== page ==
Fabulous 50s female harmonies including the hits 'Mr Sandman', 'Lollipop' and 'Born To Be With You' featured in the recent TV car commercial
Anyone who appreciates fine harmony singing will find pleasure and treasure in this new budget priced collection by the Chordettes, America's top female group of the 50s. With their imaginative vocal arrangements, their pure a cappella barbershop versions of standards and their surprisingly effective teen-orientated rock'n'roll, the Chordettes' often breath-taking harmonies lines still have the power to entrance.
Formed by tenor Jinny Osborn in 1949 (whose father was national president for The Society For The Preservation And Encouragement Of Barbershop Quartet Singing In America Inc) the Chordettes - Janet Ertel, Carol Bushman and lead singer Dorothy Schwartz - got their in 1949 winning an audition for a spot on Arthur Godfrey's prestigious Talent Scouts daily TV show. Godfrey pronounced them "air worthy" and "truly radiophonic" and the girls began a four-year stint as Godfrey regulars, sticking to a traditional a cappella barbershop repertoire and even cutting some records for Columbia. Unsurprisingly they also became the new stars of the barbershop convention circuit, and when Dorothy left the Chordettes in 1951, she was replaced by barbershopper Lynn Evans from Youngstown, Ohio. Godfrey, dubbed "King of the Casual Communicators", insisted the girls stay pure barbershop, but his musical director, orchestra leader Archie Bleyer, disagreed. When Bleyer quit Godfrey's show to concentrate on his new record company Cadence (with its first star Julius LaRosa, who'd been sacked 'on air' by Godfrey in 1953), he was also courting Janet Ertel. The inevitable happened: the Chordettes signed with Cadence and left Godfrey, though paying tribute to the kindness of their first mentor "He was like a little father to us", recalled Lynn Evans.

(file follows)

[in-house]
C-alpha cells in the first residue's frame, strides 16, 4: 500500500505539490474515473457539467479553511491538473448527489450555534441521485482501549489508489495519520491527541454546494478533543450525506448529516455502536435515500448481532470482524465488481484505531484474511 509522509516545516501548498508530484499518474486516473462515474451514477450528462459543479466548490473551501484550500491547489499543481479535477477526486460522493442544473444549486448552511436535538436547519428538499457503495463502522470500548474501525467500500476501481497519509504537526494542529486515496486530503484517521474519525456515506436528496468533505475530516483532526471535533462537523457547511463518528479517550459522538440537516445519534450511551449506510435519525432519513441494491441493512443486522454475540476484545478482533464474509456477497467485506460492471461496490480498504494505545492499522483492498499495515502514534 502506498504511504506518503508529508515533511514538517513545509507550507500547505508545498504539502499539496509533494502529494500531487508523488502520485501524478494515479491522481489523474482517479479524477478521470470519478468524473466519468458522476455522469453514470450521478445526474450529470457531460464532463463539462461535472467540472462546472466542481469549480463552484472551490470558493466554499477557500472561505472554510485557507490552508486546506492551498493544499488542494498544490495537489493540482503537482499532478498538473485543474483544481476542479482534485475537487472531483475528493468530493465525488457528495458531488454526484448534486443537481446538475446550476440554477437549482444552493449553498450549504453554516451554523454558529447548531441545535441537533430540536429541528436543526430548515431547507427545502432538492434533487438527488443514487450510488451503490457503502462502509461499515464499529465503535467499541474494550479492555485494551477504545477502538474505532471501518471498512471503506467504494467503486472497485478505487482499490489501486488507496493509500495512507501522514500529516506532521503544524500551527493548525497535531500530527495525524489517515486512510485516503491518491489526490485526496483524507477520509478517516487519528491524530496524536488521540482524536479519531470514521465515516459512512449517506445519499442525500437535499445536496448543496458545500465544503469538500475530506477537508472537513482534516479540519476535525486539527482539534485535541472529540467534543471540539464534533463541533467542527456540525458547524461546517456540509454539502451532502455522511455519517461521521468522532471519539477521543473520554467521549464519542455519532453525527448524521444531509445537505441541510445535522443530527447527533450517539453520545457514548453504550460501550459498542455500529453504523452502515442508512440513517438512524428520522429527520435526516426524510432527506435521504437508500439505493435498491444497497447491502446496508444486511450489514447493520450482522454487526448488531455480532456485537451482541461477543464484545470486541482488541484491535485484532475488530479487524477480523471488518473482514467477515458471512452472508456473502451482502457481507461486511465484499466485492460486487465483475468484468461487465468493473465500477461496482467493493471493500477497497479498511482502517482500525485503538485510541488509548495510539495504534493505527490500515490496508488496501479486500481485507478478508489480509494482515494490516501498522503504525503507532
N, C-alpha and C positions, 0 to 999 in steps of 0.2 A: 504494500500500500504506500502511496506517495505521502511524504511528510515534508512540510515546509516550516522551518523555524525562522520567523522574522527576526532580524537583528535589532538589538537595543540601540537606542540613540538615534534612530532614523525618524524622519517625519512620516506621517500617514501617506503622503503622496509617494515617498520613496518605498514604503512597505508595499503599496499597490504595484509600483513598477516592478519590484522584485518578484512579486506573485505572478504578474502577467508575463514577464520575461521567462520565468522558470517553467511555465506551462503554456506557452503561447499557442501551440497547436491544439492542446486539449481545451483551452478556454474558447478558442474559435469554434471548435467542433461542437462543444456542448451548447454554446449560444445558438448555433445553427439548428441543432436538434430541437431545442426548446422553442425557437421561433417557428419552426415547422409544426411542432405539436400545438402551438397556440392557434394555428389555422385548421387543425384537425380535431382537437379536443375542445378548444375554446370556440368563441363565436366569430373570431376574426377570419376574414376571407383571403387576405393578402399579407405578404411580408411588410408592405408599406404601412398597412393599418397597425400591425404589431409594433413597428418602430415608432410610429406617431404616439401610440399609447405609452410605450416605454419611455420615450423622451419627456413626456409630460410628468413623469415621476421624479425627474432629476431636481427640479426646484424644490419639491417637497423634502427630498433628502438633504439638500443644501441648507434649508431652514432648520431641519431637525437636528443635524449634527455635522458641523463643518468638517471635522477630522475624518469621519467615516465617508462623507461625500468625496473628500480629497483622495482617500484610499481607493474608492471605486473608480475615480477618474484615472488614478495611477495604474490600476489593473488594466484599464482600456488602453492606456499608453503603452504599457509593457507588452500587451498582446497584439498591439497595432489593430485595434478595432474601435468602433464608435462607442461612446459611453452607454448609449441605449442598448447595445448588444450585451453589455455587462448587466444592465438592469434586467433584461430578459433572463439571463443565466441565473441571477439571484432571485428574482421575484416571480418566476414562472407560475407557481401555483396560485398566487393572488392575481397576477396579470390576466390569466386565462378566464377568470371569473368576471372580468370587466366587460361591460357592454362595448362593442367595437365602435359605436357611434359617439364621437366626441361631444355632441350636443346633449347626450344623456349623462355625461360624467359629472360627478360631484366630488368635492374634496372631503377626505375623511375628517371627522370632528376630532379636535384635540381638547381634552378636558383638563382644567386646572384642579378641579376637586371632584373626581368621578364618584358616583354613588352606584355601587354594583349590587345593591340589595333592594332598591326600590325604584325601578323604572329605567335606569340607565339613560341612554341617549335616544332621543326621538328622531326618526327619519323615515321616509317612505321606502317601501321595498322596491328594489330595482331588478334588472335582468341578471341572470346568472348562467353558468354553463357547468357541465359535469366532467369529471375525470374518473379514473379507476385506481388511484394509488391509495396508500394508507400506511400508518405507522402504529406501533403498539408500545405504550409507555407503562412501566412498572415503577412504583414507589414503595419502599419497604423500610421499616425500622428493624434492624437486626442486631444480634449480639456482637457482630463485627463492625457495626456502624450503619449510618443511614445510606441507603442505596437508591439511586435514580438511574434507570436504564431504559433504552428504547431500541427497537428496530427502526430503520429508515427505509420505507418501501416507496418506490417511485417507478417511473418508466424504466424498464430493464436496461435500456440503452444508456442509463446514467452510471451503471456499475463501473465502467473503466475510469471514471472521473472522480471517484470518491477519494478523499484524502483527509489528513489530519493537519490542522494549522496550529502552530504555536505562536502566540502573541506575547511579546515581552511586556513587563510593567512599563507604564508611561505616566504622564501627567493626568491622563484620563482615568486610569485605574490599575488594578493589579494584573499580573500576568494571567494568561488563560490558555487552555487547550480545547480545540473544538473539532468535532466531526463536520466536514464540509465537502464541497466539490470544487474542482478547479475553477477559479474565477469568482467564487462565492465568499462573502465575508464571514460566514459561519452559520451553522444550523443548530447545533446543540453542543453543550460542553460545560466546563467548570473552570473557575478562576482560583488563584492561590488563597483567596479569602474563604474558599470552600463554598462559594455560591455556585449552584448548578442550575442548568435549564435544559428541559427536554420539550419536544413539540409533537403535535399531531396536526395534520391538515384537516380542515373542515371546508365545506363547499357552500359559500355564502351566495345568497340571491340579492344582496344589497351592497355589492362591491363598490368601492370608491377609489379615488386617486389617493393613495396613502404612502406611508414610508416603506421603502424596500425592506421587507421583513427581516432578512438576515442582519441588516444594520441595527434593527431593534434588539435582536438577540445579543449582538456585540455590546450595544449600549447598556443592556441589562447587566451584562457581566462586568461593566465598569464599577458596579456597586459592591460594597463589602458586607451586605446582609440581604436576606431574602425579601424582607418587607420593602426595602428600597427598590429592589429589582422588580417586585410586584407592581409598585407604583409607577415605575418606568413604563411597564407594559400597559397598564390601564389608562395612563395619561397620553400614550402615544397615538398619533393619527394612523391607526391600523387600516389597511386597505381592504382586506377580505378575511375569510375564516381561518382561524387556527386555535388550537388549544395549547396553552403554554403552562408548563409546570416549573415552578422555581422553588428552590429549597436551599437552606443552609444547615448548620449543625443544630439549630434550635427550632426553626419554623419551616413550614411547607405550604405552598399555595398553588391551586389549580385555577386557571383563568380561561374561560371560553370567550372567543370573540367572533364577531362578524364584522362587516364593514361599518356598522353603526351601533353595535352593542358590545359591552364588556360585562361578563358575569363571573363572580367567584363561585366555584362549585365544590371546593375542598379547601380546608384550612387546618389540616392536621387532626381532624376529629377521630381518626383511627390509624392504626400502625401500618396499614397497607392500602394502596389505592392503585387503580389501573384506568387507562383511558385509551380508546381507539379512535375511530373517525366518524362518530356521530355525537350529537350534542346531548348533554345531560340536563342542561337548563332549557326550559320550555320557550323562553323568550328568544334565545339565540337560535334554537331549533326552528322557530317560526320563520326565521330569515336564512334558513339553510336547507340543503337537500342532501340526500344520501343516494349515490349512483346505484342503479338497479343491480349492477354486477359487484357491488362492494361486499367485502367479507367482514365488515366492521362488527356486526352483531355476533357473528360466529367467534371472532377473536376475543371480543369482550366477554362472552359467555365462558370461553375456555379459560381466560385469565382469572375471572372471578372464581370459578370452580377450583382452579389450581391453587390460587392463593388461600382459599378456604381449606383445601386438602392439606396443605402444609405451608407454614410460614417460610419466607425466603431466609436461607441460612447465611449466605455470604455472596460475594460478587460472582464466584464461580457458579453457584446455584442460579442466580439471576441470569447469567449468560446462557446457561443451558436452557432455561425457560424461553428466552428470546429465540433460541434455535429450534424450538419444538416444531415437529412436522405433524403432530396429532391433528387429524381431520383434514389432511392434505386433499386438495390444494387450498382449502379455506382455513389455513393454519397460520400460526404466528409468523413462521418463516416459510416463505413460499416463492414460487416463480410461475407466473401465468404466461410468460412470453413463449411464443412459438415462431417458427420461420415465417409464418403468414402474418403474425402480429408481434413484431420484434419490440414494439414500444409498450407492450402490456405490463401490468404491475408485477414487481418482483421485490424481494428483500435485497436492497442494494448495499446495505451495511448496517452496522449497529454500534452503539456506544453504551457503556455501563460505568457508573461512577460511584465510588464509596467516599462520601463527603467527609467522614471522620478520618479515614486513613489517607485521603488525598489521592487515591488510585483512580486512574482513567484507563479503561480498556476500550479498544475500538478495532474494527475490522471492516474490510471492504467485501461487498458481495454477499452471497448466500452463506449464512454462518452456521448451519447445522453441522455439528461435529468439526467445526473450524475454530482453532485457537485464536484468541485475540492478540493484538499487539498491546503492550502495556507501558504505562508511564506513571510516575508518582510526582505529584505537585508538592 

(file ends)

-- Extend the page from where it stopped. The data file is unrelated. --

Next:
Archie and Janet wed and the bond between the Chordettes and Cadence strengthened. Bleyer began recording the girls using simple arrangements in order not to clutter the vocals, and in 1954 their second single Mr Sandman rocketed them to major chart success. The sensational Chordettes' vocal arrangement plus the saucy flavour imparted by translating it from a man's to a girl's plea, kept Mr Sandman perched atop the US Hot 100 for seven weeks.
From 1954 to 1961 Bleyer (whose other protogés were to include Andy Williams, the Everly Brothers and Johnny Tillotson) found the songs, wrote the arrangements and produced the Chordettes' sessions. "He really has to get most of the credit," says Lynn. His efforts resulted in a string of hits for the group, whose overall sound, combining innocence and wholesomeness with a certain knowingness and sophistication, appealed equally to adults and moonstruck teenagers. Born To Be With You in 1956 hit the Top 10 in America and Britain, while Just Between You And Me (US #5) a year later was featured by the girls on the very first American Bandstand, hosted by Dick Clark, broadcast nation-wide on ABC-TV. In Britain, Lay Down Your Arms, a US Top 20 hit, was covered very successfully by Anne Shelton, while the rocking Lollipop, a US #2, was narrowly beaten by Britain's home-grown Mudlarks. Arriving as they did with the advent of rock'n'roll, the girls tipped a hat or two in that directions. Bleyer even made a short promotional movie featuring the girls acting out No Wheels / A Girl's Work Is Never Done (with King Curtis on sax), but their rock efforts were not altogether successful-.-the glory of their vocals finds fully expression on more traditional material.
Jinny was forced to quit the group because of family problems, but the girls could find no satisfactory replacement. They decided to call it a day.
In retrospect the Chordettes' achievements are many. They flew the flag for girl groups in the 50s, straddling those lean years between the Andrews Sisters etc, and the early 60s girl-group explosion. Their harmonies and vocal invention were an inspiration to dozens of other performers, and their legacy of beautifully produced recordings is perennially enjoyable.
Lynn now lives in New York and works with the Swing Four. Jinny lives in Palm Springs. Carol stayed in Sheboygan. Janet died in 1988 and shortly afterwards her husband Archie Bleyer also passed away. They too had stayed on in Sheboygan.